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Public interest test? How about some media policy debate in the real world

Despite the lack of a Labor media policy during the election, the new Communications – sorry, Broadband – Minister, Stephen Conroy, has spoken about establishing a public interest test for media mergers.

There are some enthusiastic adherents of a public interest test at Crikey, with Margaret Simons, Andrew Dodd and Peter Browne last Friday putting it on their media policy Christmas wish list . That’s entirely appropriate, because if you think a public interest test would add anything to our media regulatory framework, you’d believe in Santa Claus.

People like the sound of a public interest test because they can see themselves implementing it. They’re pretty sure they know what the public interest is, and which media mergers would be contrary to it – probably, as far as most Crikey readers are concerned, all of them.

Problem is, everyone else thinks exactly that, too. In fact, a public interest test is entirely subjective. It’s not like the Trade Practices Act, under which the ACCC assesses issues like “substantial lessening of competition” based on clearly-defined and objective criteria. No matter how you structure it, qualify it or identify the basis on which it must be considered, ultimately a public interest test will require an individual, or group of individuals, to make a judgement call about which media mergers should proceed and which shouldn’t.

And you can guarantee that they’ll have their own ideas about what constitutes the public interest – ideas that may or may not accord with those of the rest of us.

Who gets to make this judgement? In the absence of Solomon being reborn and agreeing to vet mergers at Rem Tribunal rates, who gets to decide what’s in the public interest? The Communications Minister? The media regulator? The ACCC? Federal and High Court judges? Almost certainly the latter, because with so much money at stake, what media proprietor wouldn’t exhaust every avenue of appeal after they’ve been knocked back?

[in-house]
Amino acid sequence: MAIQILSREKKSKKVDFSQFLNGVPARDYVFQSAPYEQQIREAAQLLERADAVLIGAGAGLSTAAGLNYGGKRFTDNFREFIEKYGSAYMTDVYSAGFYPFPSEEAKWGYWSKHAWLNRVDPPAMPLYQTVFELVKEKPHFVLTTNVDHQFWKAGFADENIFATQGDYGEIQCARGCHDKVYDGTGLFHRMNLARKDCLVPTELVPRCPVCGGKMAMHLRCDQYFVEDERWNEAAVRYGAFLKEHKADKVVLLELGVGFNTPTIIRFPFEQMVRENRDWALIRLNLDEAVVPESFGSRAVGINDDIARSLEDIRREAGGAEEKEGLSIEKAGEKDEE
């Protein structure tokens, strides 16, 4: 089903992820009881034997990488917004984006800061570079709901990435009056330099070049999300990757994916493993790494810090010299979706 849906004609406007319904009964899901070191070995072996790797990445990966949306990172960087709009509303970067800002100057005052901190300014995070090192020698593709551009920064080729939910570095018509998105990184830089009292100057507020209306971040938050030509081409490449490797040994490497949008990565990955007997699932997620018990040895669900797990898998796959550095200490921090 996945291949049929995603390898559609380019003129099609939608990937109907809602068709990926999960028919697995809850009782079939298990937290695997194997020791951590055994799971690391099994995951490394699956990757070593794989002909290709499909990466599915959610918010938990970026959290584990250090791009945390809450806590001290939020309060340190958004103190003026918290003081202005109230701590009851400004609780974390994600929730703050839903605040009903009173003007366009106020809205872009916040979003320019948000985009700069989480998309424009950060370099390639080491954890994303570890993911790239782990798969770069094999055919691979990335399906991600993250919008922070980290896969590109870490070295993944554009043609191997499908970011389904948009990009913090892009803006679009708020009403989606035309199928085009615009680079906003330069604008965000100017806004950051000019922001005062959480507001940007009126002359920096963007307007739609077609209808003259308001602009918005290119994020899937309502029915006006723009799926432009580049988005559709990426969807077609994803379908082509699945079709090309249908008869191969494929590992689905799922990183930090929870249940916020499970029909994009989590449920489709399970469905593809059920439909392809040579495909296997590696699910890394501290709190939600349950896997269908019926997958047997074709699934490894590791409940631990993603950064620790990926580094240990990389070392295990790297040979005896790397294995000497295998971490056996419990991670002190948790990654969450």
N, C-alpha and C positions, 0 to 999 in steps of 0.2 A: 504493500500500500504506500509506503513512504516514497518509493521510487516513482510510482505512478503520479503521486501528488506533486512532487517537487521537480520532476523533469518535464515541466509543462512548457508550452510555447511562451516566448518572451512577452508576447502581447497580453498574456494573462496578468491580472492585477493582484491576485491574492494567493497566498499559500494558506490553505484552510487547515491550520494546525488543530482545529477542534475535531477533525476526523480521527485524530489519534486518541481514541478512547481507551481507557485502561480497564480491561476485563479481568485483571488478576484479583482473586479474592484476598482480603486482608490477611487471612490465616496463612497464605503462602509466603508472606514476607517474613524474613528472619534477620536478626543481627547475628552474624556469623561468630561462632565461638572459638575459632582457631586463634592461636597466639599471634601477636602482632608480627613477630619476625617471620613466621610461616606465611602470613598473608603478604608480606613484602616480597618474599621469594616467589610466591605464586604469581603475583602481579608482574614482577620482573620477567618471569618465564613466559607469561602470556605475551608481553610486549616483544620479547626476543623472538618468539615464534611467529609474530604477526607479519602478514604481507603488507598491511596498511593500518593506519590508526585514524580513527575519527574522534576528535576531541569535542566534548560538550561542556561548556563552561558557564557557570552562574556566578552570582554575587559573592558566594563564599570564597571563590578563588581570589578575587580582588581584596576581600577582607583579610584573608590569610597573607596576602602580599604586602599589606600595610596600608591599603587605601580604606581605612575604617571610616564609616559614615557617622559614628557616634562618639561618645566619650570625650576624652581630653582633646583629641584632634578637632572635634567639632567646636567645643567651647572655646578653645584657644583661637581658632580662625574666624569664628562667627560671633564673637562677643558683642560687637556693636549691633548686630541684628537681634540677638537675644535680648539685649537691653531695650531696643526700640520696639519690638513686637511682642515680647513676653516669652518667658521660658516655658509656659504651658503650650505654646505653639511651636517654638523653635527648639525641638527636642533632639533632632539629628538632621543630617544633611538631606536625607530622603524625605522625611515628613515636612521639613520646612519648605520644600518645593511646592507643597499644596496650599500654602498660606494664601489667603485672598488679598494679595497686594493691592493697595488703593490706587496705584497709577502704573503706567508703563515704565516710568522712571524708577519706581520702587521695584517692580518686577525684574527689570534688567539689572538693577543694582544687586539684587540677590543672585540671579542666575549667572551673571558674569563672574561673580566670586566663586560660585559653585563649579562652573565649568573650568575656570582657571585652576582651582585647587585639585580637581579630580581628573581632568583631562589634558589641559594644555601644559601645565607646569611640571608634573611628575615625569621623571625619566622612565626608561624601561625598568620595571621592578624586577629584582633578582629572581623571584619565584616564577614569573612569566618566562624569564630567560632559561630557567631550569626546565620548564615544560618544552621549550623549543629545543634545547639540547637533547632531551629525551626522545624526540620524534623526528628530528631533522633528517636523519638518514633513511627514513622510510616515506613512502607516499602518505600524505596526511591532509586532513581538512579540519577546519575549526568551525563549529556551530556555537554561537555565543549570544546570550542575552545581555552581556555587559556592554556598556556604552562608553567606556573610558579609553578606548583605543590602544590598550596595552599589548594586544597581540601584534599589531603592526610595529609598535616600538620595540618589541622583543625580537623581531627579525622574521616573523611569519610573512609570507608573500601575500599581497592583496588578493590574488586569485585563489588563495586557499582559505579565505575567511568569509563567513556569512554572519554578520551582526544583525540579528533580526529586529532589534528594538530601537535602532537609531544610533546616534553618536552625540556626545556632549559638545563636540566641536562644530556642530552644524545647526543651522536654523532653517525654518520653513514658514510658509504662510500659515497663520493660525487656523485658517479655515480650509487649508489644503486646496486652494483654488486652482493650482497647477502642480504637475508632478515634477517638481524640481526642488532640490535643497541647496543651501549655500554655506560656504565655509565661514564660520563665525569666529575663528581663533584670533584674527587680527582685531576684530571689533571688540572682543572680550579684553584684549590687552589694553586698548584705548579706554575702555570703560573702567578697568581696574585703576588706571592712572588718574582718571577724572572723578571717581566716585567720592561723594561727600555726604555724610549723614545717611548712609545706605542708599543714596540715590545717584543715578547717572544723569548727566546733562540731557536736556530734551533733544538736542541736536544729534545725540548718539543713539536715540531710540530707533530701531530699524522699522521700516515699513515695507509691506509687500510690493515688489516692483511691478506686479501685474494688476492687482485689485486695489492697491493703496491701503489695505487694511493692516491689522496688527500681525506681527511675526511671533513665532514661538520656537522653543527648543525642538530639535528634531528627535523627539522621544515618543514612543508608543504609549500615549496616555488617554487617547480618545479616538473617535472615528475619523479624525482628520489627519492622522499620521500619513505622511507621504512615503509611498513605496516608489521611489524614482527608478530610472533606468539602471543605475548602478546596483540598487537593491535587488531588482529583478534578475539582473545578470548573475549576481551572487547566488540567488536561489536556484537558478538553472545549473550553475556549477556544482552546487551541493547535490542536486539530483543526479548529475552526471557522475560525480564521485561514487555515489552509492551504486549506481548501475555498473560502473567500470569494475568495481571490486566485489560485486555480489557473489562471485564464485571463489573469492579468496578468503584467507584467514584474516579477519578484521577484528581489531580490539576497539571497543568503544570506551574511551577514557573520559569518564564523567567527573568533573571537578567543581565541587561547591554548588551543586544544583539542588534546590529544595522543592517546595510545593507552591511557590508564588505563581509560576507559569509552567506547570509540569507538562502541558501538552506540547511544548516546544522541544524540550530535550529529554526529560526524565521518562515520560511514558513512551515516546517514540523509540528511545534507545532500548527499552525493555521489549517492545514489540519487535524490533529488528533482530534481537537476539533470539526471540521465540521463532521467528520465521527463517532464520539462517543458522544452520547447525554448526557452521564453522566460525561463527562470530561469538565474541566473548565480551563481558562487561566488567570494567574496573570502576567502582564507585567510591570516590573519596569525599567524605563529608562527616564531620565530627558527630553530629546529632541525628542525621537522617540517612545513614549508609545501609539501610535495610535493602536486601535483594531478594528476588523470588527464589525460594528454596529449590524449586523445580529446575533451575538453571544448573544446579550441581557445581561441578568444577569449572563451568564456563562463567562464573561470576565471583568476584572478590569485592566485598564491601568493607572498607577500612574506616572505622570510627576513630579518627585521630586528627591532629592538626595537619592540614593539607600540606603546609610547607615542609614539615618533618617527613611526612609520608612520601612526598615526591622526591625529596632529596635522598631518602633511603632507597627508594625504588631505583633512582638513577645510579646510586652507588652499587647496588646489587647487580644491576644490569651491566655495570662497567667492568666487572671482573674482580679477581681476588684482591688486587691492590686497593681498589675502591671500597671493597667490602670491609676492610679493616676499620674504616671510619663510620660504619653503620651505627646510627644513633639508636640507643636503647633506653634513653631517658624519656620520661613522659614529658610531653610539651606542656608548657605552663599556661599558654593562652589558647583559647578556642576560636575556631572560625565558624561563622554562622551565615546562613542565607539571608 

These are just a couple of the reasons why virtually no one else in the world bothers with a public interest test for their media sector.

Simons, Dodd and Browne also made some other extravagant demands. In particular, they called for community television to be given digital spectrum, which takes us beyond Santa Claus and off with the pixies altogether. Please – community television is not “Australia’s third public broadcaster”. It is an unaccountable, unwatchable waste of bandwidth, run by amateurs and hucksters and avoided like the plague by the viewing public.

This “sector” has been gifted publicly-owned spectrum for far too long already, and the death of analog is a splendid opportunity to kill it off as well. If they want any more spectrum, let them pay a commercial rate for it to government. At least then they might be compelled to attract a wider base of support, and make programming that someone, somewhere wants to watch. There’s no danger of that under current arrangements.

Tell you what’s on my Christmas wishlist – media policy debate based in the real world, not in some academic fantasy. One can only hope that now he’s in office, Stephen Conroy shows a more realistic understanding of media policy than hitherto.

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